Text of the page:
No, Greta, it is not Blah, Blah, Blah
We are at the opposite ends of our lives. I am seventy-four and you all of eighteen. At twelve I started writing ‘Letters to the World’, in which I talked about impending doom. That was just when we were about to enter the nineteen sixties. You are famous and perhaps even ‘infamous’ in some circles as a leader of youth in civil society. But I want to get back to you and tell what we, your grandparents faced and, though we leave you with so many challenges, what we have done.
When I was born in the second half of the nineteen forties, the average lifespan on this earth was, to use imperfect figures of 1950 (nineteen fifty), around from far less than fifty to over seventy years. The difference at that time between what we call developed and developing countries was, to give you two examples, rather drastic. Norway, for instance, had a life expectancy of around seventy while that in Mali was less than thirty. The United States had a life expectancy of around was around seventy and that of China was around thirty-five. In 2020 (twenty-twenty) the comparative figures were around 80 (eighty) for Norway but almost 60 (sixty) in Mali, around 78 (seventy-eight) for the USA but getting close to 77 (seventy seven) in China.
Those were things we were mainly preoccupied with in the second half of the twentieth century — getting people to live better so that they can live longer. Was that wrong? But inevitably, as these strides were made through efforts at improving agricult (go to the ‘Green Revolution’), transportation and, especially health care (for, instance, penicillin), population grew everywhere and exploded in other places. Norway, for instance, had a population of around 3.2 (three point two) million in 1950 while Mali had a population of just less than 5 (five million). Norway’s population in 2020 (twenty twenty) was around 5.4 (five point four) million while that of Mali had gone to over 20 (twenty) million. The population of the USA in 1950 was just over 150 (one hundred fifty) million while that of China was around 550 (five hundred fifty) million. In 2020, the population of the USA stood at around 330 (three hundred thirty) million while that of China stood at around 1,400,000,000 (one billion four hundred) million.
Now we go to another factor, the number of children. The average number of children per woman in Norway in 1950 was around 2.5 (two point ) while that in Mali was around 7 (seven) children per woman. In 2020 the average number of children per woman in Norway was around 1.7 (one point seven) and in Mali around 5.7 (five point seven). In the USA the number in 1950 was around 3 (three) in 1950 and had gone down to less than 1.8 (one point eight) in 2020. In China the fertility rate in 1950 was around 5 (five) and had gone down to less than 1.5 (one point five) in 2020.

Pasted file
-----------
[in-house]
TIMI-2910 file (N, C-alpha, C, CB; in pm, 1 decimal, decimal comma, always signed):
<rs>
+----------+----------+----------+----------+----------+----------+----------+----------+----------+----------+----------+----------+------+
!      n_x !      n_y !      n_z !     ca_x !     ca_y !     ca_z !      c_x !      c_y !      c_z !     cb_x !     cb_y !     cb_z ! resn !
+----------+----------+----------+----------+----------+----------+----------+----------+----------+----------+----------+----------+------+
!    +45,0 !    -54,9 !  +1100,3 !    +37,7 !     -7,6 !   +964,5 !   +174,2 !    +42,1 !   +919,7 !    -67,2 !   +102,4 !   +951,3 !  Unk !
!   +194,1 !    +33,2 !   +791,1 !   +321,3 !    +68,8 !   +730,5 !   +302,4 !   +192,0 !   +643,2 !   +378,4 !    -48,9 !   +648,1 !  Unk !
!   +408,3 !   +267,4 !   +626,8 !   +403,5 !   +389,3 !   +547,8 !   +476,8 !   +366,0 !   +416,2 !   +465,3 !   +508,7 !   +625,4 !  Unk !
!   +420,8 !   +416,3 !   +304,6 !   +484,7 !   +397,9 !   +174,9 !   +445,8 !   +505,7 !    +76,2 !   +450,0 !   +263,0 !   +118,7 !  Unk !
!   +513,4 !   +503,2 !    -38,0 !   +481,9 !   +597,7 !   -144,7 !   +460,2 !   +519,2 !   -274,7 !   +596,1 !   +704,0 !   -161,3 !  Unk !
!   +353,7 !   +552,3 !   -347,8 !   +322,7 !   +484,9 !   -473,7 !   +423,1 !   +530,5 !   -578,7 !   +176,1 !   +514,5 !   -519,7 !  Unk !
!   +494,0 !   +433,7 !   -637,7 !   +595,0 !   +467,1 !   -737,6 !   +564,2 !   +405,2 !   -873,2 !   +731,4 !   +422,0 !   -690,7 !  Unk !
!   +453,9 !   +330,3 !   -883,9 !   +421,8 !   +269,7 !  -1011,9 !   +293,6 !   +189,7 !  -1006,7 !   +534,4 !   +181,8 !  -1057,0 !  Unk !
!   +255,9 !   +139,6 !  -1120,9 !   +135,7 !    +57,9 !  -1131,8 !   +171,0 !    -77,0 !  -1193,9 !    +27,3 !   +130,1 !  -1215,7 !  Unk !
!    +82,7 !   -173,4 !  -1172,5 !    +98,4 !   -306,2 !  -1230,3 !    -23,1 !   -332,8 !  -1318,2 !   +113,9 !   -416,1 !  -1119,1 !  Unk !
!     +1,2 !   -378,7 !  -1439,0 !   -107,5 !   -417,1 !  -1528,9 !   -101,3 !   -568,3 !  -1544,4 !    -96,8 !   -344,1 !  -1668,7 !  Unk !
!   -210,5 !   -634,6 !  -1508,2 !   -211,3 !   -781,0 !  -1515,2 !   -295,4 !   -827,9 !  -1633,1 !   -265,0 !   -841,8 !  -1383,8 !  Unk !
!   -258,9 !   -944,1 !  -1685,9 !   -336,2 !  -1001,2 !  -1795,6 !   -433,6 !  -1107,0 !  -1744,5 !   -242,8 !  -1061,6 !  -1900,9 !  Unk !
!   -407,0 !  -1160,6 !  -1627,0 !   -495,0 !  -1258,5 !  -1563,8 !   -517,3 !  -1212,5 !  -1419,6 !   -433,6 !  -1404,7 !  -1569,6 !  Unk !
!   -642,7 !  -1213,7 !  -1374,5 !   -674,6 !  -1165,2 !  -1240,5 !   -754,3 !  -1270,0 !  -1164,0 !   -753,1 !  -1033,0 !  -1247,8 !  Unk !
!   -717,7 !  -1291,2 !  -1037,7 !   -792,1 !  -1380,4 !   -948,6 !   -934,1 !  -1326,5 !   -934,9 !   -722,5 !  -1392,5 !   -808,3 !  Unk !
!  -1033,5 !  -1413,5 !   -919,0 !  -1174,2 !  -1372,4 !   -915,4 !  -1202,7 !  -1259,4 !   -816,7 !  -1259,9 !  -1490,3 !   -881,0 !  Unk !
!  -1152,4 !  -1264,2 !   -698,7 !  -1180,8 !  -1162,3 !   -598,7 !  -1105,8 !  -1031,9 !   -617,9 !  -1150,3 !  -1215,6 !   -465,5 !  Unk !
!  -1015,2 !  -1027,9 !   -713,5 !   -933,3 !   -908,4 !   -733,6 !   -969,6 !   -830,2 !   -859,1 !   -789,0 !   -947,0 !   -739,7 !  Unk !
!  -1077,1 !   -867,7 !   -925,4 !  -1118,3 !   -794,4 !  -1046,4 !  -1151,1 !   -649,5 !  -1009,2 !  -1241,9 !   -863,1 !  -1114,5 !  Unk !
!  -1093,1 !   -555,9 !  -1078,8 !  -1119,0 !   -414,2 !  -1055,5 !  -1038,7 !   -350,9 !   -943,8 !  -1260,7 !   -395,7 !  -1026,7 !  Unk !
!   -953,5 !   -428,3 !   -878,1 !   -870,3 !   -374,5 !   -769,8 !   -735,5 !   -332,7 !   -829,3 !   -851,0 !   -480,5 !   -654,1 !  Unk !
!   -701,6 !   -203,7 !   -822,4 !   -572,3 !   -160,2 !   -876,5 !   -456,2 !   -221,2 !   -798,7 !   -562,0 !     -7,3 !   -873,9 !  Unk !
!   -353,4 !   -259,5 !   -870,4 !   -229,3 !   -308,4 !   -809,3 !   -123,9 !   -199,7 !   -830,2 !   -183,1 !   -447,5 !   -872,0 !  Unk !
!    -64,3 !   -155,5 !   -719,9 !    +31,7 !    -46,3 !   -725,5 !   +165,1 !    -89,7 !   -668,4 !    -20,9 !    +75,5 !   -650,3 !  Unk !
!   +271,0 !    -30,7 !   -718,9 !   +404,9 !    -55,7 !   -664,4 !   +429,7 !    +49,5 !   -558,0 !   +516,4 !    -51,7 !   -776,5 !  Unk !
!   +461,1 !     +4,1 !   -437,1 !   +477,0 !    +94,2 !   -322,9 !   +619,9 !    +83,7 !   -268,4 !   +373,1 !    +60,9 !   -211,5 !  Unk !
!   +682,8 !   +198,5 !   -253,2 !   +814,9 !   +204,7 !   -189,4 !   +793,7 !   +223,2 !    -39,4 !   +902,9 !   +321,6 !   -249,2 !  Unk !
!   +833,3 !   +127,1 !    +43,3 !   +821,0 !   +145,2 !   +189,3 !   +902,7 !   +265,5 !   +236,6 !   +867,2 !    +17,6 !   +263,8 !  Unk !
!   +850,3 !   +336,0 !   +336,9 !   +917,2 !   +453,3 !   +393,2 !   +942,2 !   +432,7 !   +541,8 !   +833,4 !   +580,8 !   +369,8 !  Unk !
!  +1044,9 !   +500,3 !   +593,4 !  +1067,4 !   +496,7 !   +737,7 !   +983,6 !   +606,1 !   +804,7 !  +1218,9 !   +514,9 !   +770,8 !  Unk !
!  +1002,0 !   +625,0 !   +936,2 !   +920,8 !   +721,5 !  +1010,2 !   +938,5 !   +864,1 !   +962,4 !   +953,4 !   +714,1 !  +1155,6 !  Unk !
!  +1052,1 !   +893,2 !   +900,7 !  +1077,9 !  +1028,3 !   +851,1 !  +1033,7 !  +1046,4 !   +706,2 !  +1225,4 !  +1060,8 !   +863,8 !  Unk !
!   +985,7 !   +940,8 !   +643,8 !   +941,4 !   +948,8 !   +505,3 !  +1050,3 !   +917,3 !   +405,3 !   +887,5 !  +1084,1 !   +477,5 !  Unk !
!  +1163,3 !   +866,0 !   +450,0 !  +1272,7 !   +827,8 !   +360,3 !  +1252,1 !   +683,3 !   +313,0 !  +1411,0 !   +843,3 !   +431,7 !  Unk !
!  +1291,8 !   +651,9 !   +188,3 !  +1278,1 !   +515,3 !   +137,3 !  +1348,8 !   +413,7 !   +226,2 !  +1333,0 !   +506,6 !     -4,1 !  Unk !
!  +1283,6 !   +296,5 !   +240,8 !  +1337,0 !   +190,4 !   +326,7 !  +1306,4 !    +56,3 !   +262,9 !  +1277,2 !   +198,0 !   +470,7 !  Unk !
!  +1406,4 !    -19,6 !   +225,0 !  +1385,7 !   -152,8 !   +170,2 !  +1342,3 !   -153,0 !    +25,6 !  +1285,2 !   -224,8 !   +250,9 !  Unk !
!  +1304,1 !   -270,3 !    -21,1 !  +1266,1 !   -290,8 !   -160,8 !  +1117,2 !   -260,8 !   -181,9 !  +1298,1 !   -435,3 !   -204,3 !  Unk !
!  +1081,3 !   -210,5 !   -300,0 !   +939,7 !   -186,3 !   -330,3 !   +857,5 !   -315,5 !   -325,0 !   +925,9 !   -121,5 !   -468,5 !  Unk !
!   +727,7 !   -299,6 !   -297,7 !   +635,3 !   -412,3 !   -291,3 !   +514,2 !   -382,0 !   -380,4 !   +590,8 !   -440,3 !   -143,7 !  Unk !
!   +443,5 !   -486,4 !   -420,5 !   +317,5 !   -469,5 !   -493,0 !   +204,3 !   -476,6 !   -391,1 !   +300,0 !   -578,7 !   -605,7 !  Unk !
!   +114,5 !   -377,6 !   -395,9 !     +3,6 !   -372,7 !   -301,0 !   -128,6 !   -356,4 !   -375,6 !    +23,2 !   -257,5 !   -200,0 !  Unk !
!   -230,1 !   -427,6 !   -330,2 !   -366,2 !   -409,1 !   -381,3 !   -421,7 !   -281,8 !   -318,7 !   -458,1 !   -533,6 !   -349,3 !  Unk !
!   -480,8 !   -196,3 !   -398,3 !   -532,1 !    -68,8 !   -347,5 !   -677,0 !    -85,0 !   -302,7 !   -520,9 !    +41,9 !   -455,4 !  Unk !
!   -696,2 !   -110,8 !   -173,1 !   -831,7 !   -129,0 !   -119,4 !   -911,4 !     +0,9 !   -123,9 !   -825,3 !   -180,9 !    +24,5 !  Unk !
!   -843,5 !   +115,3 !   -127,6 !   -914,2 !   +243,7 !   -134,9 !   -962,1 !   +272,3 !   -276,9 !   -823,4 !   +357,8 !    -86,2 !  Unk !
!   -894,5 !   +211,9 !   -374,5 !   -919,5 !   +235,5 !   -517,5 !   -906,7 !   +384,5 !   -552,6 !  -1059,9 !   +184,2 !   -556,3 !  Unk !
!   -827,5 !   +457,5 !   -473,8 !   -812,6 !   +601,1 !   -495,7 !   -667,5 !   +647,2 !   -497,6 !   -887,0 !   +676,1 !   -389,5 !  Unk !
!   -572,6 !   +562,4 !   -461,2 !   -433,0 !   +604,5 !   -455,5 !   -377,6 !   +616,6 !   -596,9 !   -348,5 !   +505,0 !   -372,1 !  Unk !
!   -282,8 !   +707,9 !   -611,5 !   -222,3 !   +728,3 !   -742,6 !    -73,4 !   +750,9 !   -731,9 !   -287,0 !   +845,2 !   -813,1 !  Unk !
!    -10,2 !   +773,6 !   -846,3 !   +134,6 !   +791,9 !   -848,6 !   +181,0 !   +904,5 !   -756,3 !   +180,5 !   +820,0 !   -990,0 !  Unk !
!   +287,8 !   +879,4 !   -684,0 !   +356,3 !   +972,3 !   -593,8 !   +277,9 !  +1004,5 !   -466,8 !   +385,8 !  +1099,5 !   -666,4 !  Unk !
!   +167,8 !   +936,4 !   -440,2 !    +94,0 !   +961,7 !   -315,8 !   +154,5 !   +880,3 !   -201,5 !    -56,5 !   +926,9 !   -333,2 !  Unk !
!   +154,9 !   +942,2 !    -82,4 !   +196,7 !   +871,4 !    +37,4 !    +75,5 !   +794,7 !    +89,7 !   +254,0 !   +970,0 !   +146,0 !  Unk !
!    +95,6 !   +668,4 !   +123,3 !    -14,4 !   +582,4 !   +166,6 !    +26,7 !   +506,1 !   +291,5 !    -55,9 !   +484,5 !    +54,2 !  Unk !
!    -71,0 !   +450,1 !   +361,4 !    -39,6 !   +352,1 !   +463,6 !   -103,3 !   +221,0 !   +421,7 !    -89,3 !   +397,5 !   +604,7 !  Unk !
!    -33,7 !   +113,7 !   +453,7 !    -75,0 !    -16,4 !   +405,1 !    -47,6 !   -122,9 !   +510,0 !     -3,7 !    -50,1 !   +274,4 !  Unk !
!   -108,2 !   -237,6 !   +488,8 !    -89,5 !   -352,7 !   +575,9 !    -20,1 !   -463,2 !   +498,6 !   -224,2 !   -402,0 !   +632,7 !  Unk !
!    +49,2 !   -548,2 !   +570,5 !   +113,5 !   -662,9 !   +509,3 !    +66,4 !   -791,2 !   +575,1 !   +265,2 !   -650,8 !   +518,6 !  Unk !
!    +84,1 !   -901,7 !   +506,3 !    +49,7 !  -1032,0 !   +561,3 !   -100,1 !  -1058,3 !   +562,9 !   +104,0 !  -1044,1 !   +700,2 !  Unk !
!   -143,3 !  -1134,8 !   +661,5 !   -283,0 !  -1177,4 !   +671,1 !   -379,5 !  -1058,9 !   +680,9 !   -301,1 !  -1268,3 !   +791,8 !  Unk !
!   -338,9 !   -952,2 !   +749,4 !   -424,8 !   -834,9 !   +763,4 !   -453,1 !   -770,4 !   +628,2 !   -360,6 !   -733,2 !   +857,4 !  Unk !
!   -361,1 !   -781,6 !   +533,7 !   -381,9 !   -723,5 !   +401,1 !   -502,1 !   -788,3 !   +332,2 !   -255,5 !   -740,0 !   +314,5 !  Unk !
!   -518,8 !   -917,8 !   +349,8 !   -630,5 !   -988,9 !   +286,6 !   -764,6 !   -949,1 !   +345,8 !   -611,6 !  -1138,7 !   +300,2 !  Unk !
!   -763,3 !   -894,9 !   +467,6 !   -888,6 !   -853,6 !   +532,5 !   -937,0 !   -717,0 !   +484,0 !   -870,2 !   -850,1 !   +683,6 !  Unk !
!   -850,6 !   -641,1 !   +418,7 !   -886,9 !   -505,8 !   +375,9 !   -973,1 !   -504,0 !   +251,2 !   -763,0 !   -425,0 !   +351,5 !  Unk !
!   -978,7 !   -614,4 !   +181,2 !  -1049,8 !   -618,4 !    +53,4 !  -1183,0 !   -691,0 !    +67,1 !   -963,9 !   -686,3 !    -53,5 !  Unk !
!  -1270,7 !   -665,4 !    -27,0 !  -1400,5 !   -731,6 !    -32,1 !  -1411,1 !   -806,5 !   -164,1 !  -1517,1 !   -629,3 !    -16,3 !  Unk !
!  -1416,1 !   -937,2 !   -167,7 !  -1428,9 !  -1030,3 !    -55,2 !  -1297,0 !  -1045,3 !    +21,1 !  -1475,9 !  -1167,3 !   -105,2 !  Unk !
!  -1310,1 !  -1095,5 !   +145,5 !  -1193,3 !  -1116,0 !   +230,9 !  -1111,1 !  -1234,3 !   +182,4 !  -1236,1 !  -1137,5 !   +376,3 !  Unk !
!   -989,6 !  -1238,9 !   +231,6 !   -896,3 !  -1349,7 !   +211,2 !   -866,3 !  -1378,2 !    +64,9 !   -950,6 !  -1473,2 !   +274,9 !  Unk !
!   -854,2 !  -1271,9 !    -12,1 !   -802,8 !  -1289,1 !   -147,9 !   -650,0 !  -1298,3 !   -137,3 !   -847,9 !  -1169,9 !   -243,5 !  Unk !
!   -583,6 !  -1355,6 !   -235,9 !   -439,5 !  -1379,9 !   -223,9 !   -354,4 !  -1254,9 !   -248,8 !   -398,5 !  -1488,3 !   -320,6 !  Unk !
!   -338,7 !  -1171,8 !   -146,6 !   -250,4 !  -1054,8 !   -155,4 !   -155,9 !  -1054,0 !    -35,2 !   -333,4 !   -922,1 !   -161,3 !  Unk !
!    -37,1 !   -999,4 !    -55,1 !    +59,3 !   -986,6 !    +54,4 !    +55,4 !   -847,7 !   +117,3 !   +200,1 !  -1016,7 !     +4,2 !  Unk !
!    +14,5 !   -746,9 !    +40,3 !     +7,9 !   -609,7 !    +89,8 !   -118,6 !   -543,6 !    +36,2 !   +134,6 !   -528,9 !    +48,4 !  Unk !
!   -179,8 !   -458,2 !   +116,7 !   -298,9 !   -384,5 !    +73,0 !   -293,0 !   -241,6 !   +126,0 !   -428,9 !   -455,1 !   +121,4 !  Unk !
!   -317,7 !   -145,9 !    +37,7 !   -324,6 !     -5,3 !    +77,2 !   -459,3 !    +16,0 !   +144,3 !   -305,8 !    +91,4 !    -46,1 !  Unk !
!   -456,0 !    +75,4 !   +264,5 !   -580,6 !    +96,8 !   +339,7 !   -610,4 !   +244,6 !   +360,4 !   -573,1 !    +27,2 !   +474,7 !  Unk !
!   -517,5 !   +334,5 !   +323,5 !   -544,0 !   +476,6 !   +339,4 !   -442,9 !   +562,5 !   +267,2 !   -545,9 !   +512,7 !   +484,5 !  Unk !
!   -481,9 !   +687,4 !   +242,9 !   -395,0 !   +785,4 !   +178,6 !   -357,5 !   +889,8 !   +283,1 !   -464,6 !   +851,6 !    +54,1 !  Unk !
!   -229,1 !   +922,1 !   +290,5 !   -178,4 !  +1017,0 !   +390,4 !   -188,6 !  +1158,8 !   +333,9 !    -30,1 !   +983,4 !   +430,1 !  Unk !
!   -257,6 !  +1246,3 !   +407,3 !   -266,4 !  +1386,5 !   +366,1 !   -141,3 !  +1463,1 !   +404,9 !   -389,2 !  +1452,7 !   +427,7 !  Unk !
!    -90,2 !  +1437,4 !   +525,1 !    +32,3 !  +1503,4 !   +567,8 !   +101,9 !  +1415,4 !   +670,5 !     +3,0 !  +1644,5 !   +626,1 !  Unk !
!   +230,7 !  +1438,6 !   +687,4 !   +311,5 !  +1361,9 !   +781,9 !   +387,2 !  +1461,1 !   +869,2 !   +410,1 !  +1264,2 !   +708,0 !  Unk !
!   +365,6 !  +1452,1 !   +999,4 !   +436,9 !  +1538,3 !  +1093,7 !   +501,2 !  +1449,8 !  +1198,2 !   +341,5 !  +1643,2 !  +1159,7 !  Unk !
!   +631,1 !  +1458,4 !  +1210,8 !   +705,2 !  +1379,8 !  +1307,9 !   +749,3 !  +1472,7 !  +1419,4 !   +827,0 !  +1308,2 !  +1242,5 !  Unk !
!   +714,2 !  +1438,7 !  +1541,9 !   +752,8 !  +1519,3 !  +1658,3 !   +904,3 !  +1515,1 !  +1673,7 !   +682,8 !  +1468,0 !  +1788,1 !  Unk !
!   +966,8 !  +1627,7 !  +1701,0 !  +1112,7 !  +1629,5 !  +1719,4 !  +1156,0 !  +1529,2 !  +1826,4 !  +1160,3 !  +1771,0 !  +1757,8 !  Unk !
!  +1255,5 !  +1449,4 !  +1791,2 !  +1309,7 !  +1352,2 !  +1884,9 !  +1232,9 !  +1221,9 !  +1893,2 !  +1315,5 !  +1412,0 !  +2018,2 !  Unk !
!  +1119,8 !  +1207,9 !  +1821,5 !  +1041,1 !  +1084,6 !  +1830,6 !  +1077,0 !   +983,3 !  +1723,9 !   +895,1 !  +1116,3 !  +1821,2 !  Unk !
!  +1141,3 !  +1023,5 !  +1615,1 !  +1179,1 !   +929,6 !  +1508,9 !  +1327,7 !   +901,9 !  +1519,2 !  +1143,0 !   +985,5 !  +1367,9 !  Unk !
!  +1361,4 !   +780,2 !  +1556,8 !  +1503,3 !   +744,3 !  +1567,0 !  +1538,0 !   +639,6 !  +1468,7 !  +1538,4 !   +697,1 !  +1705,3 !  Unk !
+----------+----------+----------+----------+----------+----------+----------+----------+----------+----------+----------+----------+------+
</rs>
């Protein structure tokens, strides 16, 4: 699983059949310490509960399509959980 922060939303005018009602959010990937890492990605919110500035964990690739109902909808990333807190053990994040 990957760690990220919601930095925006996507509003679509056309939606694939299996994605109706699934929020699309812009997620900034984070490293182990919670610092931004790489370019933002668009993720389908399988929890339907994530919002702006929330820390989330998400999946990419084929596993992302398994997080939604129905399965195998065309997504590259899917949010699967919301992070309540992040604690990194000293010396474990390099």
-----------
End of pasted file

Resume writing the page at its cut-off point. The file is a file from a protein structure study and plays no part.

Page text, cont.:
Look at the changes in life expectancy and fertility and consider how they correlate. People will have more children depending on how they count on their own and their children’s survival. Further look at country policies. China, centrally controlled, mandated a one child policy in the 1970’s when the number of children per woman had been around four. Why? Well, simply because China wanted to industrialize, assume a certain place in the world and meet its peoples’ hopes for a more comfortable existence. Life expectancy in 1975 in China was already around 64 (sixty-four) years.
But how did China know or calculate? Well, much was studied and known by the 1960’s (nineteen sixties) and ’70s (seventies) and quite a number followed upon. There were even warnings about the overuse of resources, the effects on water, on desertification, on the environment as population, peoples’ lifespans increased, and material ‘welfare’ improved. The Club of Rome came out with a book in 1972 called ‘Limits to Growth’. It was quite popular and has had updates.
There were about 2.5 (two point five) billion people around the time I was born. We are now close to 8 (eight) billion. However, look at another figure and be astounded. The number of vehicles on this planet, of which there were about 100 (one hundred) million in 1950 (nineteen fifty), has at least risen to over 2 (two) billion. I’ve also seen other figures that put the number of vehicles at 500 (five hundred)million in 1970 and 3.5 (three point five) billion now. In any case, those are staggering increases and their impact on the environment something which we are beginning to really feel. You know that.